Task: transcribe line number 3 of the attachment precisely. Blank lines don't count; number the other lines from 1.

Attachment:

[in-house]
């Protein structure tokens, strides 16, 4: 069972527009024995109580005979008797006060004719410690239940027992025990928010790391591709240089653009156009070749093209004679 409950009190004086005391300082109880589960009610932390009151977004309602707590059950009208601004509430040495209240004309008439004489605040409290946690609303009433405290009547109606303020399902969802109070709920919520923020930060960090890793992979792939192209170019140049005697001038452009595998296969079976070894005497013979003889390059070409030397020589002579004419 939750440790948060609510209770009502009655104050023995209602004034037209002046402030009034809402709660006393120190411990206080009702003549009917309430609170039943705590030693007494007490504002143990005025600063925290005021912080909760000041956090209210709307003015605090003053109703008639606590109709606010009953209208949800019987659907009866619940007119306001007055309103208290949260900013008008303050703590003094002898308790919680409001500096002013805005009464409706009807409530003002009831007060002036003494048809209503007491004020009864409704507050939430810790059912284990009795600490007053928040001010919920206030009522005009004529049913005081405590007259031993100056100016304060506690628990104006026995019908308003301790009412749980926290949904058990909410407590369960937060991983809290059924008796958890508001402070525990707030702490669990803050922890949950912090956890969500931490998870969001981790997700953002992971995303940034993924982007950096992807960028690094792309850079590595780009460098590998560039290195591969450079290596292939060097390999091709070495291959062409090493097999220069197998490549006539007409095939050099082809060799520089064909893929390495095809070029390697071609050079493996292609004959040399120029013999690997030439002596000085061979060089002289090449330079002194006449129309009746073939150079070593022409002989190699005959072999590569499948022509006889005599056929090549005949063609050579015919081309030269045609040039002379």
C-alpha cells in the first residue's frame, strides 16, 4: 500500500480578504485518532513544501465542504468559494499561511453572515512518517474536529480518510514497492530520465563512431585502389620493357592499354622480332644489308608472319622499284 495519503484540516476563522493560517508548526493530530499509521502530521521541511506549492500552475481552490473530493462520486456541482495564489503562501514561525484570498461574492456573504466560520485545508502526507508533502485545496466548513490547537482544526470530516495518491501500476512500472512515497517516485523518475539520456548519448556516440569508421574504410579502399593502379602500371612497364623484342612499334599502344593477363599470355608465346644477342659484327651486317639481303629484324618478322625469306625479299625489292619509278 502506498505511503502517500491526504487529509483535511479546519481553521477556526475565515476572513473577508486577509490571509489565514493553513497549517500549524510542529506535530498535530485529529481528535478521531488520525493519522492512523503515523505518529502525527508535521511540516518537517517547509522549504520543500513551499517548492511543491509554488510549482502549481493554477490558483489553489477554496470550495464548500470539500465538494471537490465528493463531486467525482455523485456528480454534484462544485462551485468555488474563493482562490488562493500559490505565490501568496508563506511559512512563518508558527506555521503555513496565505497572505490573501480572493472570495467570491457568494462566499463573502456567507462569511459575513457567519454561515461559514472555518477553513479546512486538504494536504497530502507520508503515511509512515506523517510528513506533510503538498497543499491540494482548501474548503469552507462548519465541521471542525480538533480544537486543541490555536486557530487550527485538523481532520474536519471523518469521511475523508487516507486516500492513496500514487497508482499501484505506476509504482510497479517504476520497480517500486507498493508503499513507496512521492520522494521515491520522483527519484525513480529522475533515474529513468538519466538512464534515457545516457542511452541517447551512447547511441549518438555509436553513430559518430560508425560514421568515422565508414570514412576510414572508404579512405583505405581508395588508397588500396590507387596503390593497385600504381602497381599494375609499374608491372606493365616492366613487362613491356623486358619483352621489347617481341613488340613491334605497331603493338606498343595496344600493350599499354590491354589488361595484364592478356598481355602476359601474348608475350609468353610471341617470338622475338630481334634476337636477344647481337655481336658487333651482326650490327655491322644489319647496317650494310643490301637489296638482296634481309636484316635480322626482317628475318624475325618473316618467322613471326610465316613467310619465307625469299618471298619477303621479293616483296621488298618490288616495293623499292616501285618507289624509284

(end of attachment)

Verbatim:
C-alpha cells in the first residue's frame, strides 16, 4: 500500500480578504485518532513544501465542504468559494499561511453572515512518517474536529480518510514497492530520465563512431585502389620493357592499354622480332644489308608472319622499284 495519503484540516476563522493560517508548526493530530499509521502530521521541511506549492500552475481552490473530493462520486456541482495564489503562501514561525484570498461574492456573504466560520485545508502526507508533502485545496466548513490547537482544526470530516495518491501500476512500472512515497517516485523518475539520456548519448556516440569508421574504410579502399593502379602500371612497364623484342612499334599502344593477363599470355608465346644477342659484327651486317639481303629484324618478322625469306625479299625489292619509278 502506498505511503502517500491526504487529509483535511479546519481553521477556526475565515476572513473577508486577509490571509489565514493553513497549517500549524510542529506535530498535530485529529481528535478521531488520525493519522492512523503515523505518529502525527508535521511540516518537517517547509522549504520543500513551499517548492511543491509554488510549482502549481493554477490558483489553489477554496470550495464548500470539500465538494471537490465528493463531486467525482455523485456528480454534484462544485462551485468555488474563493482562490488562493500559490505565490501568496508563506511559512512563518508558527506555521503555513496565505497572505490573501480572493472570495467570491457568494462566499463573502456567507462569511459575513457567519454561515461559514472555518477553513479546512486538504494536504497530502507520508503515511509512515506523517510528513506533510503538498497543499491540494482548501474548503469552507462548519465541521471542525480538533480544537486543541490555536486557530487550527485538523481532520474536519471523518469521511475523508487516507486516500492513496500514487497508482499501484505506476509504482510497479517504476520497480517500486507498493508503499513507496512521492520522494521515491520522483527519484525513480529522475533515474529513468538519466538512464534515457545516457542511452541517447551512447547511441549518438555509436553513430559518430560508425560514421568515422565508414570514412576510414572508404579512405583505405581508395588508397588500396590507387596503390593497385600504381602497381599494375609499374608491372606493365616492366613487362613491356623486358619483352621489347617481341613488340613491334605497331603493338606498343595496344600493350599499354590491354589488361595484364592478356598481355602476359601474348608475350609468353610471341617470338622475338630481334634476337636477344647481337655481336658487333651482326650490327655491322644489319647496317650494310643490301637489296638482296634481309636484316635480322626482317628475318624475325618473316618467322613471326610465316613467310619465307625469299618471298619477303621479293616483296621488298618490288616495293623499292616501285618507289624509284